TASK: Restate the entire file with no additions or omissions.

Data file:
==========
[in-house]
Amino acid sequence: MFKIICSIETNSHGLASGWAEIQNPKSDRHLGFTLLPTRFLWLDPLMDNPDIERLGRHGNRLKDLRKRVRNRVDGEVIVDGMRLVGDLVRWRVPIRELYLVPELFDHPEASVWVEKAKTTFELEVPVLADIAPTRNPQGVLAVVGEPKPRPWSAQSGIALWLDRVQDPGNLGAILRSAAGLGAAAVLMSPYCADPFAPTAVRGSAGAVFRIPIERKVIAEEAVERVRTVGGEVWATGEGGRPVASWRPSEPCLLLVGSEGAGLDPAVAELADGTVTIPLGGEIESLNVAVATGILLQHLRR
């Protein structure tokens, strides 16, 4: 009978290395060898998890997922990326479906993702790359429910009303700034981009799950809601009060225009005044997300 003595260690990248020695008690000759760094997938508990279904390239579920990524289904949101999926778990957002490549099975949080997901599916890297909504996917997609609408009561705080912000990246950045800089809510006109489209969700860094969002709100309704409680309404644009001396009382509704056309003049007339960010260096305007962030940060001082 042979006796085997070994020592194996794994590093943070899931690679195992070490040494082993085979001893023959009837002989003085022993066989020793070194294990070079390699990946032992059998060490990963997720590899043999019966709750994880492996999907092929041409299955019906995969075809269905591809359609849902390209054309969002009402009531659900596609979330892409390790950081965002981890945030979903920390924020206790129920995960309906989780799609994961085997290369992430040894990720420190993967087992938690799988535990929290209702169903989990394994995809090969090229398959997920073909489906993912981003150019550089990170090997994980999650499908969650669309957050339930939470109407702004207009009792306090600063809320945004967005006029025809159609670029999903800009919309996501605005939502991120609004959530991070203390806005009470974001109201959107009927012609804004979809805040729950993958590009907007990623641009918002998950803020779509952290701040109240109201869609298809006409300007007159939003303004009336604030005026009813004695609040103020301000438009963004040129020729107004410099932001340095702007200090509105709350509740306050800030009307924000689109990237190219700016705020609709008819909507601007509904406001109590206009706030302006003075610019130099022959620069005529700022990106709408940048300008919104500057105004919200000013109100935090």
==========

[in-house]
Amino acid sequence: MFKIICSIETNSHGLASGWAEIQNPKSDRHLGFTLLPTRFLWLDPLMDNPDIERLGRHGNRLKDLRKRVRNRVDGEVIVDGMRLVGDLVRWRVPIRELYLVPELFDHPEASVWVEKAKTTFELEVPVLADIAPTRNPQGVLAVVGEPKPRPWSAQSGIALWLDRVQDPGNLGAILRSAAGLGAAAVLMSPYCADPFAPTAVRGSAGAVFRIPIERKVIAEEAVERVRTVGGEVWATGEGGRPVASWRPSEPCLLLVGSEGAGLDPAVAELADGTVTIPLGGEIESLNVAVATGILLQHLRR
């Protein structure tokens, strides 16, 4: 009978290395060898998890997922990326479906993702790359429910009303700034981009799950809601009060225009005044997300 003595260690990248020695008690000759760094997938508990279904390239579920990524289904949101999926778990957002490549099975949080997901599916890297909504996917997609609408009561705080912000990246950045800089809510006109489209969700860094969002709100309704409680309404644009001396009382509704056309003049007339960010260096305007962030940060001082 042979006796085997070994020592194996794994590093943070899931690679195992070490040494082993085979001893023959009837002989003085022993066989020793070194294990070079390699990946032992059998060490990963997720590899043999019966709750994880492996999907092929041409299955019906995969075809269905591809359609849902390209054309969002009402009531659900596609979330892409390790950081965002981890945030979903920390924020206790129920995960309906989780799609994961085997290369992430040894990720420190993967087992938690799988535990929290209702169903989990394994995809090969090229398959997920073909489906993912981003150019550089990170090997994980999650499908969650669309957050339930939470109407702004207009009792306090600063809320945004967005006029025809159609670029999903800009919309996501605005939502991120609004959530991070203390806005009470974001109201959107009927012609804004979809805040729950993958590009907007990623641009918002998950803020779509952290701040109240109201869609298809006409300007007159939003303004009336604030005026009813004695609040103020301000438009963004040129020729107004410099932001340095702007200090509105709350509740306050800030009307924000689109990237190219700016705020609709008819909507601007509904406001109590206009706030302006003075610019130099022959620069005529700022990106709408940048300008919104500057105004919200000013109100935090």